HOW A GENERATOR WORKS FIGURE 20-11 Sine wave voltage curve created by one revolution of a winding rotating in a magnetic field.
HOW A GENERATOR WORKS • As the rotor continues to rotate, this sine wave current is induced in each of the three windings of the stator. FIGURE 20-12 When three windings (A, B, and C) are present in a stator, the resulting current generation is represented by the three sine waves. The voltages are 120° out of phase. The connection of the individual phases produces a three-phase alternating voltage.
WYE-CONNECTED STATORS • The Y (pronounced “wye” and generally so written) type or star pattern is the most commonly used generator stator winding connection. FIGURE 20-13 Wye-connected stator winding.
WYE-CONNECTED STATORS • In a wye-type stator connection, the currents must combine because two windings are always connected in series. FIGURE 20-14 As the magnetic field, created in the rotor, cuts across the windings of the stator, a current is induced. Notice that the current path includes passing through one positive (+) diode on the way to the battery and one negative (-) diode as a complete circuit is completed through the rectifier and stator.
DELTA-CONNECTED STATORS • The delta winding is connected in a triangular shape. • The delta-connected generator produces lower current at low speed and must be operated at high speed to produce its maximum output. FIGURE 20-15 Delta-connected stator winding.
GENERATOR OUTPUT FACTORS • The output voltage and current of a generator depend on several factors: 1. Speed of rotation. 2. Number of conductors. 3. Strength of the magnetic field.
GENERATOR VOLTAGE REGULATION • An automotive generator must be able to produce electrical pressure (voltage) higher than battery voltage to charge the battery. • After generator output begins, the voltage regulator controls the current flow through the rotor. FIGURE 20-17 Typical voltage regulator voltage range.
BATTERY CONDITION AND CHARGING VOLTAGE • If the automotive battery is discharged, its voltage will be lower than the voltage of a fully charged battery. • If a discharged battery is used during charging system testing, tests could mistakenly indicate a defective generator and/or voltage regulator.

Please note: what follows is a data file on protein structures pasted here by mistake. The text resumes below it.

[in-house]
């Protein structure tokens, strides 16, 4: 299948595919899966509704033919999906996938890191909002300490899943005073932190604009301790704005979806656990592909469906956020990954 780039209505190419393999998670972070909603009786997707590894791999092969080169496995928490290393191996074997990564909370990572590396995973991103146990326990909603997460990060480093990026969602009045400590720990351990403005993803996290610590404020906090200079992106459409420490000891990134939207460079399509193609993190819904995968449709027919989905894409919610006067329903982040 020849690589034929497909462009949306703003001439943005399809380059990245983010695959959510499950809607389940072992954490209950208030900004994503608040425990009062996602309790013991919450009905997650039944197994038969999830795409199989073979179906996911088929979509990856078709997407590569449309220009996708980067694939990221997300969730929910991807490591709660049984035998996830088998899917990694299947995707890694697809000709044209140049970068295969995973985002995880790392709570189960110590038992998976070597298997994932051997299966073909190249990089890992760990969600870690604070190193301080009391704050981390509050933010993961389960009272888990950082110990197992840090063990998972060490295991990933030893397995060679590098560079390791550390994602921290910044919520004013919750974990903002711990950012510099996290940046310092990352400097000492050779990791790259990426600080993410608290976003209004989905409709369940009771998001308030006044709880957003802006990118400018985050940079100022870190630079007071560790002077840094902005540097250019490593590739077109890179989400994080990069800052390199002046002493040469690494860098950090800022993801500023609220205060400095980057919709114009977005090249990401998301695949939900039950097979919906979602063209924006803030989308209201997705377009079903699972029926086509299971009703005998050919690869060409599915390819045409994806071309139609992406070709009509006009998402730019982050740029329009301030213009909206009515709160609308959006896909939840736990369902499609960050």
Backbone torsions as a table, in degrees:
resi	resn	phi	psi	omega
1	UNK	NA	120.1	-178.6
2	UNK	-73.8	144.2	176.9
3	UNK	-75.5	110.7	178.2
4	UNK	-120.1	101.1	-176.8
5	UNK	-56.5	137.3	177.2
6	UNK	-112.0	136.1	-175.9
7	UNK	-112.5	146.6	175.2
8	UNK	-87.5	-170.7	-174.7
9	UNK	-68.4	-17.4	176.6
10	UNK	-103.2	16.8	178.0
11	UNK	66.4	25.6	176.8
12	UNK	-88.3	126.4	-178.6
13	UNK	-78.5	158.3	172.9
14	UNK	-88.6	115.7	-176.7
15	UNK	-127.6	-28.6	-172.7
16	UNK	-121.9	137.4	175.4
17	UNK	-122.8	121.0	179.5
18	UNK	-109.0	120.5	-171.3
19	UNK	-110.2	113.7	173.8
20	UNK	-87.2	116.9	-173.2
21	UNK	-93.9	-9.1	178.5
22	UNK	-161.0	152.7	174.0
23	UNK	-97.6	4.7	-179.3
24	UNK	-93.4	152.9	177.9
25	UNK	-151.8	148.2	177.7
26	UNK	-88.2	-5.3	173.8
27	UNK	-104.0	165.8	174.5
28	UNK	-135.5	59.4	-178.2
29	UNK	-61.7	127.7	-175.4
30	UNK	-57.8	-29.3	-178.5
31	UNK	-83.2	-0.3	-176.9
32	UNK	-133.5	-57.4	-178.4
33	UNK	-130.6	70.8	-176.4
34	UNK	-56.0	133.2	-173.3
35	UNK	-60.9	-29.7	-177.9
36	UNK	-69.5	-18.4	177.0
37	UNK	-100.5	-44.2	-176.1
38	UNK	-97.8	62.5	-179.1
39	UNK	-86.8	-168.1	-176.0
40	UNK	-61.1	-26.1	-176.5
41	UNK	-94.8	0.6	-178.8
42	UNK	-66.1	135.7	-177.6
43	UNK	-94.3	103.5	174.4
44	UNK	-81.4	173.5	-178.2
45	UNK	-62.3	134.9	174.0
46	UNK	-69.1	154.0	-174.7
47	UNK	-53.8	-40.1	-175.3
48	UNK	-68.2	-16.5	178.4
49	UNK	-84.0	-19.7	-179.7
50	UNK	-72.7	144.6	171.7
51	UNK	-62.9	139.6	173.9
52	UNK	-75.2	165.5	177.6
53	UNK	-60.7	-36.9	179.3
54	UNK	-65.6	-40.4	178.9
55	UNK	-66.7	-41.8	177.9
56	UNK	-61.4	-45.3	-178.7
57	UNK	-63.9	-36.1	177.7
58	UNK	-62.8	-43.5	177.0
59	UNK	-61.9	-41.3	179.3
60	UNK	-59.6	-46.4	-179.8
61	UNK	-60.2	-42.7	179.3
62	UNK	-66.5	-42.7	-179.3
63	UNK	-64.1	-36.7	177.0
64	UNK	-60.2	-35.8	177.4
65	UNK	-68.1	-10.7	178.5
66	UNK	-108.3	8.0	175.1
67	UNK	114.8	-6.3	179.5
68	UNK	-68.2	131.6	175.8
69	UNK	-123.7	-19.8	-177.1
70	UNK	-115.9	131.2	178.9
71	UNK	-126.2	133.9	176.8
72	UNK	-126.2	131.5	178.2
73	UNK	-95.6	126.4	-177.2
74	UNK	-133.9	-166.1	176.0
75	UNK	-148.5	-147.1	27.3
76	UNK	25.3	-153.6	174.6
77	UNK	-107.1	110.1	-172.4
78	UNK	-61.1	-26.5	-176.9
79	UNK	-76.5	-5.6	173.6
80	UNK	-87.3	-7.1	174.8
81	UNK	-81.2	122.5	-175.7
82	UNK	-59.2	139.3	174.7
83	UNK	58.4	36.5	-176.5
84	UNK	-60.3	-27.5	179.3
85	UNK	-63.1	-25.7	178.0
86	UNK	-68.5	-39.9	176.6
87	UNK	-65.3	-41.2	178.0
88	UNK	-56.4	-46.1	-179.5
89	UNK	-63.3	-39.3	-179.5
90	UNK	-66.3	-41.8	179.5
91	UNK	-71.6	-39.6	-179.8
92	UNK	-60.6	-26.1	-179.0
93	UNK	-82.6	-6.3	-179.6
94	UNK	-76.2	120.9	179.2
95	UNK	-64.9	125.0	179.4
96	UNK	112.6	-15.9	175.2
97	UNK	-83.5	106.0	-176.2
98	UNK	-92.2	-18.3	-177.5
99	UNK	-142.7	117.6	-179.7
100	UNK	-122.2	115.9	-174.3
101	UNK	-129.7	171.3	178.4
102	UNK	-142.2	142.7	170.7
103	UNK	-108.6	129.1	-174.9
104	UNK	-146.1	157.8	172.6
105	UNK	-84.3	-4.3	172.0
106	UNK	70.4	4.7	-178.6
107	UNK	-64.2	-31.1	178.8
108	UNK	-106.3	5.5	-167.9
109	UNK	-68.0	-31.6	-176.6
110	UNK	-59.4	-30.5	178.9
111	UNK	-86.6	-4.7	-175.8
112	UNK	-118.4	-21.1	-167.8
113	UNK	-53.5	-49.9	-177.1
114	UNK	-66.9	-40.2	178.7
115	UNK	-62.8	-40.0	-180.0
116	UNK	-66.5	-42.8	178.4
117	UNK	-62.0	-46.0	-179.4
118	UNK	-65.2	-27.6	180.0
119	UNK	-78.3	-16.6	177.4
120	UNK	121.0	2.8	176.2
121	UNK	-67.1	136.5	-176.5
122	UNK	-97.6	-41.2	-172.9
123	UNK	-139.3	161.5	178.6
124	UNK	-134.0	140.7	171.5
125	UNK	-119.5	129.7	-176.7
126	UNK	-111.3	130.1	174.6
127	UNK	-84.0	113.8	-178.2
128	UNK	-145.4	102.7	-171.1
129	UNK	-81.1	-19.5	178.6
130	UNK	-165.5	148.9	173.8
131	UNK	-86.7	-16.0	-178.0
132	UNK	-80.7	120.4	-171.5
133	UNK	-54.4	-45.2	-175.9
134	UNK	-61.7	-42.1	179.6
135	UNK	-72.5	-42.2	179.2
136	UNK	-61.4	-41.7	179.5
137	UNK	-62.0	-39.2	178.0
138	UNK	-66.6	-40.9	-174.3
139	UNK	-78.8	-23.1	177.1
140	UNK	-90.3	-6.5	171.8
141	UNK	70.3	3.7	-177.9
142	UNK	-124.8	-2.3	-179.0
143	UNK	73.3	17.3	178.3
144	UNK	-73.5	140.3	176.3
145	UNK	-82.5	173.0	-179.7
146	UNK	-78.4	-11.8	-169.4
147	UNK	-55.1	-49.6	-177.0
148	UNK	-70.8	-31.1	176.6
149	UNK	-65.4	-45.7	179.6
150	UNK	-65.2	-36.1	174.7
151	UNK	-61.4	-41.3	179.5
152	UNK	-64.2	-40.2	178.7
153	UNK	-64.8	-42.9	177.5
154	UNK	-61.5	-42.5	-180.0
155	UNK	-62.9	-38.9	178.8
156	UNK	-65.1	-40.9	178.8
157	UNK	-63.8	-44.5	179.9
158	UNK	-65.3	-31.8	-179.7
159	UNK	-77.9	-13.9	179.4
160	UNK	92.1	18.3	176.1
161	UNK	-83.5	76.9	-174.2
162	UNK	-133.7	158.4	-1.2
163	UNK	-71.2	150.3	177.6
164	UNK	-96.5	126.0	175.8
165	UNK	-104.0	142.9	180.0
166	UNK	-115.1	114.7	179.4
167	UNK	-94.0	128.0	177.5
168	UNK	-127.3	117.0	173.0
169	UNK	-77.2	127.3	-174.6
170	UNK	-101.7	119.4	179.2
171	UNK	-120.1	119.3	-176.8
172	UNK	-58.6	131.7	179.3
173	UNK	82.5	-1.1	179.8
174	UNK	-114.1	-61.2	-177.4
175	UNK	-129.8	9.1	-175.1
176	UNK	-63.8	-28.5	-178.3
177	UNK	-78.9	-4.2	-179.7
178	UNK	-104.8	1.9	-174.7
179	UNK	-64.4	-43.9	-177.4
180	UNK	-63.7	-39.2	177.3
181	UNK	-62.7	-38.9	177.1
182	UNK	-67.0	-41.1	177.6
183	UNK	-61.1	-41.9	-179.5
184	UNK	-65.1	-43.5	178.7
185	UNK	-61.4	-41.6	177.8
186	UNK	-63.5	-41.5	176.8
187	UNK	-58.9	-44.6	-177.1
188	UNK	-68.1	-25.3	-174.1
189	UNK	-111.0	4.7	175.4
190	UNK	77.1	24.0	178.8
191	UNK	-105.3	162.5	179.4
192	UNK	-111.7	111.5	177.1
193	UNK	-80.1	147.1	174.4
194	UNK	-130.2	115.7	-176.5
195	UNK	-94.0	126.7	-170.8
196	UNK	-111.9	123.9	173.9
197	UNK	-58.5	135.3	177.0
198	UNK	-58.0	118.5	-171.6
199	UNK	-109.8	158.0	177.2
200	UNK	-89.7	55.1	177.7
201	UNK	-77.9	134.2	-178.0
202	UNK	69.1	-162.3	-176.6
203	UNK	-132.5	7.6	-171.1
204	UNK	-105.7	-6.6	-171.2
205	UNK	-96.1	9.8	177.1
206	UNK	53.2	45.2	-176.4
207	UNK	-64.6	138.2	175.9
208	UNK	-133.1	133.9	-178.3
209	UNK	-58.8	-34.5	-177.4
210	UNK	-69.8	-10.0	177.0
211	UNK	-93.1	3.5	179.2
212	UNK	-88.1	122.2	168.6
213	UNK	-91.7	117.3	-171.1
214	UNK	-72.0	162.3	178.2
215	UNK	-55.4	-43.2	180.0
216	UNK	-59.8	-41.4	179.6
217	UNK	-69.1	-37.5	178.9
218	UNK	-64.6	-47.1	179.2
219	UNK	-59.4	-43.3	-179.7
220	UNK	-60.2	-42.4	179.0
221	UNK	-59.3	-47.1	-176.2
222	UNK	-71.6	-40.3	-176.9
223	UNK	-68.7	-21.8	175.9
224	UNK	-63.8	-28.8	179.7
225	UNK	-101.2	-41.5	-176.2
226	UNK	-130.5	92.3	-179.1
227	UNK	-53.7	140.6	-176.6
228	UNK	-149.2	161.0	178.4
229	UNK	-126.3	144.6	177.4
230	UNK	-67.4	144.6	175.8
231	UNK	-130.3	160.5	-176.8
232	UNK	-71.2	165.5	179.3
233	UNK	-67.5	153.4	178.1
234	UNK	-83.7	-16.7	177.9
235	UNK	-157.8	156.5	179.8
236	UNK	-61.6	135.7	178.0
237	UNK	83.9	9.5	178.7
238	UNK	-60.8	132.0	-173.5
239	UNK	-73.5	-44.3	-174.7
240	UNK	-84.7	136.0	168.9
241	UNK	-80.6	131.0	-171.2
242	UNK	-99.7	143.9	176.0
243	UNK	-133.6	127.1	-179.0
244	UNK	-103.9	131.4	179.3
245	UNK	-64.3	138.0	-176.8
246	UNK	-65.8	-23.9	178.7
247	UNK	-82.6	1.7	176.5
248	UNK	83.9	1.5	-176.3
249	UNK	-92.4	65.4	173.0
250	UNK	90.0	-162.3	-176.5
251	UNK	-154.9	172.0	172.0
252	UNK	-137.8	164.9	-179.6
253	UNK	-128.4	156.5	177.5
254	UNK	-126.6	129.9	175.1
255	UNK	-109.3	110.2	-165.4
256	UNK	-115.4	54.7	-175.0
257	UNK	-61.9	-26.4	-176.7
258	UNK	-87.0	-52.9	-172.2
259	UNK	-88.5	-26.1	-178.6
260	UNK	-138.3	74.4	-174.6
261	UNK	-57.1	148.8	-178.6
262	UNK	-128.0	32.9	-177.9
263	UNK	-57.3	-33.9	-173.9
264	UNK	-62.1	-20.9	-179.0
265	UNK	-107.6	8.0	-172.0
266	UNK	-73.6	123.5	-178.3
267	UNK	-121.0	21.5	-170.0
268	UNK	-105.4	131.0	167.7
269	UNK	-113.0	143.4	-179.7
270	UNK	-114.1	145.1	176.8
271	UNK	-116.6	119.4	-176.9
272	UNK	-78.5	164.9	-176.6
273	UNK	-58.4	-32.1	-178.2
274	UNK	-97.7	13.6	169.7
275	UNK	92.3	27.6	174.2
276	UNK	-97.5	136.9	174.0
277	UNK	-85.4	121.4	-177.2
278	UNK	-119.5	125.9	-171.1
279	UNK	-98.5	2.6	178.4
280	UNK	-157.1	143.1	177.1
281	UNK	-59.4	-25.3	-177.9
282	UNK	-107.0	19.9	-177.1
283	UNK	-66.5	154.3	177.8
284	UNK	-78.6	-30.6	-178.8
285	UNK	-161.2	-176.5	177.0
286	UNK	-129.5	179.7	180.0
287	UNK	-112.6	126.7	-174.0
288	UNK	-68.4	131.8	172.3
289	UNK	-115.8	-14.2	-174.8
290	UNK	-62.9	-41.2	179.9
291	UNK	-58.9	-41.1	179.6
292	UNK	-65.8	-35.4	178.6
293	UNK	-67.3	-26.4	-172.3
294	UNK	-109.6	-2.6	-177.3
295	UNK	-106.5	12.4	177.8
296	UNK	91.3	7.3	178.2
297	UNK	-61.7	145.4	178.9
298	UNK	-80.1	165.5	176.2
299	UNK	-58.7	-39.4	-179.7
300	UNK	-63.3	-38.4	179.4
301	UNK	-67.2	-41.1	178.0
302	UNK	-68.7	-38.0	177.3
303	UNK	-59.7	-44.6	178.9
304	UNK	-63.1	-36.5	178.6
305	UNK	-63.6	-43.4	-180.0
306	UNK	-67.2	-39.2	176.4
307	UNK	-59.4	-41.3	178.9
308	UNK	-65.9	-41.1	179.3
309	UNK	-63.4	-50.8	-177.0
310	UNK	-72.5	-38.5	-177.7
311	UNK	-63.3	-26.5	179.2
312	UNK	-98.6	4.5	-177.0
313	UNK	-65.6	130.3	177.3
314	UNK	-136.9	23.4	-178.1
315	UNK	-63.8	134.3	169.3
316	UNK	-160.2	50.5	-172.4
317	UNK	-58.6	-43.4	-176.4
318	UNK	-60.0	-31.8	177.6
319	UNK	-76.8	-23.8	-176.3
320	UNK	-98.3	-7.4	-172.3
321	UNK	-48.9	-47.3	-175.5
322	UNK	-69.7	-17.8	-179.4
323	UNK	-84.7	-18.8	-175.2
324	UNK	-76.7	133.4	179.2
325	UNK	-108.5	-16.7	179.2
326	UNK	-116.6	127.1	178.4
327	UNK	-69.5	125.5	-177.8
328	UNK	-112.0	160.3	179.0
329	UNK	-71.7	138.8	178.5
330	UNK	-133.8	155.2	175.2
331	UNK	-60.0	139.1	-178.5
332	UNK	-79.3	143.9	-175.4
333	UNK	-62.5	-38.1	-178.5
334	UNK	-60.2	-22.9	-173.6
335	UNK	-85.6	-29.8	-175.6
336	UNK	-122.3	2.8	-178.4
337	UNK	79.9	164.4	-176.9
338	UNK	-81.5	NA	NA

TEMPERATURE COMPENSATION • A thermistor is used in the electronic circuits of the voltage regulator to control charging voltage over a wide range of under-the hood temperatures. FIGURE 20-18 A typical electronic voltage regulator showing the connections and the circuits involved.
A AND B FIELD CIRCUITS • When testing the generator, using a bench-mounted test unit, most test equipment requires the technician to select either A or B field type. • An A circuit is the most commonly used. FIGURE 20-19 Diagram of a A-type field circuit.
A AND B FIELD CIRCUITS • In a B-circuit field, the voltage regulator controls (opens and closes) the power side of the field circuit, and the circuit is grounded inside the generator. FIGURE 20-20 Diagram of an B-type field circuit.
ELECTRONIC VOLTAGE REGULATORS • The electronic circuit of the voltage regulator cycles between 10 and 7,000 times per second as needed to accurately control the field current through the rotor, and therefore control the generator output. • Whether mounted inside the generator or externally under the hood, electronic voltage regulators are mounted where normal airflow can keep the electronic components cool.
HOW AN ELECTRONIC VOLTAGE REGULATOR WORKS • Depending on the generator RPM, vehicle electrical load, and state of charge of the battery, this controlled switching on and off can occur between 10 and 7,000 times per second. FIGURE 20-21 Typical General Motors SI-style AC generator with an integral voltage regulator. Voltage present at terminal 2 is used to reverse bias the zener diode (D2) that controls TR2. The hot brush is fed by the ignition current (terminal 1) plus current from the diode trio.
COMPUTER-CONTROLLED GENERATORS • Computers can interface with the charging system in three ways. 1. The computer can activate the charging system by turning the field current to the rotor on and off. 2. The computer can monitor the operation of the alternator and increase engine speed if needed during conditions where a heavy load is demanded by the alternator. 3. The computer can control the generator by controlling alternator output to match the needs of the electrical system.
COMPUTER-CONTROLLED GENERATORS • A typical system used on some General Motors vehicles is called electrical power management (EPM). • It uses a Hall effect sensor attached to the negative battery cable to measure the current leaving and entering the battery. FIGURE 20-22 A Hall-effect current sensor attached to the negative battery cable is used as part of the EPM system.